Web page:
Summary The distribution and diversity of acidophilic bacteria of a tailings impoundment at the La Andina copper mine, Chile, was examined. The tailings have low sulfide (1.7% pyrite equivalent) and carbonate (1.4% calcite equivalent) contents and are stratified into three distinct zones: a surface (0-70-80 cm) ,oxidation zone' characterized by low-pH (2.5,4), a ,neutralization zone' (70,80 to 300,400 cm) and an unaltered ,primary zone' below 400 cm. A combined cultivation-dependent and biomolecular approach (terminal restriction enzyme fragment length polymorphism and 16S rRNA clone library analysis) was used to characterize the indigenous prokaryotic communities in the mine tailings. Total cell counts showed that the microbial biomass was greatest in the top 125 cm of the tailings. The largest numbers of bacteria (109 g,1 dry weight of tailings) were found at the oxidation front (the junction between the oxidation and neutralization zones), where sulfide minerals and oxygen were both present. The dominant iron-/sulfur-oxidizing bacteria identified at the oxidation front included bacteria of the genus Leptospirillum (detected by molecular methods), and Gram-positive iron-oxidizing acidophiles related to Sulfobacillus (identified both by molecular and cultivation methods). Acidithiobacillus ferrooxidans was also detected, albeit in relatively small numbers. Heterotrophic acidophiles related to Acidobacterium capsulatum were found by molecular methods, while another Acidobacterium -like bacterium and an Acidiphilium sp. were isolated from oxidation zone samples. A conceptual model was developed, based on microbiological and geochemical data derived from the tailings, to account for the biogeochemical evolution of the Piuquenes tailings impoundment. [source]


    Molecular analysis of ammonia-oxidizing bacteria community in intermittent aeration sequencing batch reactors used for animal wastewater treatment

    ENVIRONMENTAL MICROBIOLOGY, Issue 11 2006
    Kenichi Otawa
    Summary Bacterial communities and betaproteobacterial ammonia-oxidizing bacteria (AOB) communities were evaluated seasonally in an intermittent-aeration sequencing batch process (SBR, plant A) and in 12 other livestock wastewater treatment plants (WWTP): eight SBRs and four conventional activated-sludge systems. Microbial communities were analysed by reverse transcription polymerase chain reaction followed by denaturing-gradient gel electrophoresis (DGGE) and the construction of clone libraries for 16S rRNA and ammonia monooxygenase (amoA) genes. In plant A, the dominant bacteria were as-yet-uncultured bacteria of Bacteroidetes and Proteobacteria, and the DGGE profiles showed that the bacterial communities were stable during a given treatment cycle, but changed seasonally. In betaproteobacterial AOB communities, two AOB phylotypes (members of the Nitrosomonas ureae,oligotropha,marina cluster) were dominant during the seasons in plant A. Although the dominant AOB phylotypes differed among the 13 WWTPs, dominance by one or two AOB phylotypes was commonly observed in all plants. Sequencing of the DGGE bands indicated that amoA sequences belonging to the Nitrosomonas europaea,eutropha cluster were dominant in 11 plants, where the ammonia-nitrogen concentration was high in the raw wastewater, whereas those belonging to the Nitrosomonas ureae,oligotropha,marina cluster were dominant in two plants where the concentration was relatively low. Even though we detected many minor amoA sequences by means of five clone libraries for the A to D plants, no libraries comprised both amoA sequences belonging to the two clusters, indicating that the dominant AOBs were defined by cluster level in each plant. [source]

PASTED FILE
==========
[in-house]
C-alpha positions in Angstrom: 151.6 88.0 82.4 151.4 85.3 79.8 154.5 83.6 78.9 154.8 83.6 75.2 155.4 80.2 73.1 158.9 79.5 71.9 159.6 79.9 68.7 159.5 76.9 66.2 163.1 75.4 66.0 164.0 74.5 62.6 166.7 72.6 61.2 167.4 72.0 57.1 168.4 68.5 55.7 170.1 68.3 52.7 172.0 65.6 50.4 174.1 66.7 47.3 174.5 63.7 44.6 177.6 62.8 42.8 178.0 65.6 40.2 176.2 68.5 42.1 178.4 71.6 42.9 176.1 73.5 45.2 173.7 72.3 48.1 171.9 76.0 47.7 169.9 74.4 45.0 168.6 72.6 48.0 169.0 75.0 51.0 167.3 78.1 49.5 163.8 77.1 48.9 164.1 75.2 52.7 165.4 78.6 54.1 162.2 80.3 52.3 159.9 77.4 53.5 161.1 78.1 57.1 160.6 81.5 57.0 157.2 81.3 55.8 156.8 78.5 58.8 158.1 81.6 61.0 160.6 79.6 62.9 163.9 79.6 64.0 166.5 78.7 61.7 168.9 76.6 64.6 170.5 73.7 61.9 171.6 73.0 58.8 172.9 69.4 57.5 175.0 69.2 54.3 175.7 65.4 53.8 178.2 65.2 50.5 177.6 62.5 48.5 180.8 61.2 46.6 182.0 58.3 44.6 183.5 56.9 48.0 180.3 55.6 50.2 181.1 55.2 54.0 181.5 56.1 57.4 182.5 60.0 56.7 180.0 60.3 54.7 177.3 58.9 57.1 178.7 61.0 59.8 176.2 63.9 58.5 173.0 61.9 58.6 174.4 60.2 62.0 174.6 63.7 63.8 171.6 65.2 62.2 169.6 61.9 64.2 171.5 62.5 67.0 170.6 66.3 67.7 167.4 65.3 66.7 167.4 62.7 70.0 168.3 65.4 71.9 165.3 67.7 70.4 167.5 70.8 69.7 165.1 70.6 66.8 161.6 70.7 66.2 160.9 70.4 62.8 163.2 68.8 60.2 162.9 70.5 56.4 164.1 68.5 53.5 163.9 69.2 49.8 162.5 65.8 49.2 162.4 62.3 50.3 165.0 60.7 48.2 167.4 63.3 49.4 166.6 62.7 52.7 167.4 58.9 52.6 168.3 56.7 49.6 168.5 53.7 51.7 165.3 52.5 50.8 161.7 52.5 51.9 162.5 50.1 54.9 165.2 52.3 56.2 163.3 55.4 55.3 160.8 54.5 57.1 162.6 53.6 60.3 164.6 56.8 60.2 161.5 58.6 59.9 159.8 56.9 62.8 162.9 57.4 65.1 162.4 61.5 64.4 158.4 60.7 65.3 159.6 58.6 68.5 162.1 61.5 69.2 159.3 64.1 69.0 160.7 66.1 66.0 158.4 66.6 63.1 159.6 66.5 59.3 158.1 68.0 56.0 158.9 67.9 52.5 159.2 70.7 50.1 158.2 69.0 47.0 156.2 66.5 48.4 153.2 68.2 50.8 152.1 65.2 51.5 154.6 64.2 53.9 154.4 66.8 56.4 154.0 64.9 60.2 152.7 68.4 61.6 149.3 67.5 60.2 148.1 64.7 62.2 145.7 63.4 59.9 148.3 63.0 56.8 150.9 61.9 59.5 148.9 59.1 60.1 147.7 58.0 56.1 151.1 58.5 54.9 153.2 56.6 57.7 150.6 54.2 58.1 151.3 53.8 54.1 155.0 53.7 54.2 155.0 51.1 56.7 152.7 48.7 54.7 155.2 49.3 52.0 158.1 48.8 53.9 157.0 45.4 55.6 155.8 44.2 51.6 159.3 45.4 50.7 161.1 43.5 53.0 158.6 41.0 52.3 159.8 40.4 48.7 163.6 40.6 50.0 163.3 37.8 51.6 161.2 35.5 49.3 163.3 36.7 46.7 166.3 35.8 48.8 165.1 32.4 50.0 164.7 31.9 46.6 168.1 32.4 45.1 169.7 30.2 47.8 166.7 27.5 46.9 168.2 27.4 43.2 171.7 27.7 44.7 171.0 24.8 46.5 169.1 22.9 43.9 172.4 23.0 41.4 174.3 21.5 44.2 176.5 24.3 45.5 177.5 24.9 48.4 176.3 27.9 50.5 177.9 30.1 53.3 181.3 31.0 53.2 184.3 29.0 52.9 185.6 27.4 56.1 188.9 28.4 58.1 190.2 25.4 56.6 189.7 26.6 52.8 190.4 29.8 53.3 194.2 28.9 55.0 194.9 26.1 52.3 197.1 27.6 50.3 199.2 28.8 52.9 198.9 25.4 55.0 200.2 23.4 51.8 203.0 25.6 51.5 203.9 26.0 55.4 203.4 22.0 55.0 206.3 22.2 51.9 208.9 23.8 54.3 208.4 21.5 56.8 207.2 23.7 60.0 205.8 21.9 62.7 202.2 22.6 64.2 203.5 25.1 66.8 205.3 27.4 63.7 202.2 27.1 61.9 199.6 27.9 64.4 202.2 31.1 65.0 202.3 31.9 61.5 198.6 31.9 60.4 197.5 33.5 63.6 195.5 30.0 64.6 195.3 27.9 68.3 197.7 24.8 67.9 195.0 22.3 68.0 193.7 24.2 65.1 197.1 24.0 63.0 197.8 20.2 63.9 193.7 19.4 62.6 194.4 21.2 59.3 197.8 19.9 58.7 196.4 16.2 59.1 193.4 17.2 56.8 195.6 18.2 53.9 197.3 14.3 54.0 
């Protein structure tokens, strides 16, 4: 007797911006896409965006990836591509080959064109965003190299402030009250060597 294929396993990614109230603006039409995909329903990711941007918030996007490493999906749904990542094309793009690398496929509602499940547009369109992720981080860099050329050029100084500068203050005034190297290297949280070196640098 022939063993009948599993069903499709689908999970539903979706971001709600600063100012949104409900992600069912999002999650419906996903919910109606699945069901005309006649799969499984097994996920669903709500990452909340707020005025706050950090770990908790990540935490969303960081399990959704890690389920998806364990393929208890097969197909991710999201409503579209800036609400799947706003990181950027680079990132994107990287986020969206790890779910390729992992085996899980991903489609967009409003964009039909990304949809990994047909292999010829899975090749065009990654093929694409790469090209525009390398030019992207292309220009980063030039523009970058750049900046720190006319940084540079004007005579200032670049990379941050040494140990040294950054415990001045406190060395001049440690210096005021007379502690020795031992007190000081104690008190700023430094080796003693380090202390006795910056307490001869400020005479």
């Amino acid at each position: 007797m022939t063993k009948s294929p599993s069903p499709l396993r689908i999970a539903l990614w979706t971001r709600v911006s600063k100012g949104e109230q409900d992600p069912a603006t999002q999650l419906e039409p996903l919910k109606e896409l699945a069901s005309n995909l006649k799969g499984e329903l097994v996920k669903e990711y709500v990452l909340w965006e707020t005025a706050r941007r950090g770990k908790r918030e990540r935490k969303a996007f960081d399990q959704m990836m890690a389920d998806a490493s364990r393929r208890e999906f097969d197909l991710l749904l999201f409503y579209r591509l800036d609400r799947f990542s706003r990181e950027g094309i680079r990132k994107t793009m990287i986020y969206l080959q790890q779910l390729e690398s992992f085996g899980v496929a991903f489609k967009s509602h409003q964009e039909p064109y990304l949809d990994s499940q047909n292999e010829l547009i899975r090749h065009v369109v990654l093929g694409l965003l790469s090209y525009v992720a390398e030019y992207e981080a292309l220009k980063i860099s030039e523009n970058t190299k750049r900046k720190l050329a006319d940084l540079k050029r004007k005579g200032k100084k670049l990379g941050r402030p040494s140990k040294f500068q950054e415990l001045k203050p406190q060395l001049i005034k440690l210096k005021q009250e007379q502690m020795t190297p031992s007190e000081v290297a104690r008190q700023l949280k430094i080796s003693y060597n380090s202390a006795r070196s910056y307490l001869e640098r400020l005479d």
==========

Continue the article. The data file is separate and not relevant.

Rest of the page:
The effects of copper on the microbial community of a coral reef sponge

    ENVIRONMENTAL MICROBIOLOGY, Issue 1 2001
    Nicole S. Webster
    Marine sponges often harbour communities of symbiotic microorganisms that fulfil necessary functions for the well-being of their hosts. Microbial communities associated with the sponge Rhopaloeides odorabile were used as bioindicators for sublethal cupric ion (Cu2+) stress. A combined strategy incorporating molecular, cultivation and electron microscopy techniques was adopted to monitor changes in microbial diversity. The total density of sponge-associated bacteria and counts of the predominant cultivated symbiont (,-proteobacterium strain NW001) were significantly reduced in response to Cu2+ concentrations of 1.7 g l,1 and above after 14 days of exposure. The number of operational taxonomic units (OTUs) detected by restriction fragment length polymorphism (RFLP) decreased by 64% in sponges exposed to 223 g l,1 Cu2+ for 48 h and by 46% in sponges exposed to 19.4 g l,1 Cu2+ for 14 days. Electron microscopy was used to identify 17 predominant bacterial morphotypes, composing 47% of the total observed cells in control sponges. A reduction in the proportion of these morphotypes to 25% of observed cells was evident in sponges exposed to a Cu2+ concentration of 19.4 g l,1. Although the abundance of most morphotypes decreased under Cu2+ stress, three morphotypes were not reduced in numbers and a single morphotype actually increased in abundance. Bacterial numbers, as detected using fluorescence in situ hybridization (FISH), decreased significantly after 48 h exposure to 19.4 g l,1 Cu2+. Archaea, which are normally prolific in R. odorabile, were not detected after exposure to a Cu2+ concentration of 19.4 g l,1 for 14 days, indicating that many of the microorganisms associated with R. odorabile are sensitive to free copper. Sponges exposed to a Cu2+ concentration of 223 g l,1 became highly necrosed after 48 h and accumulated 142 18 mg kg,1 copper, whereas sponges exposed to 19.4 g l,1 Cu2+ accumulated 306 15 mg kg,1 copper after 14 days without apoptosis or mortality. Not only do sponges have potential for monitoring elevated concentrations of heavy metals but also examining changes in their microbial symbionts is a novel and sensitive bioindicator for the assessment of pollution on important microbial communities. [source]


    Reproducibility of a microbial river water community to self-organize upon perturbation with the natural chemical enantiomers, R - and S -carvone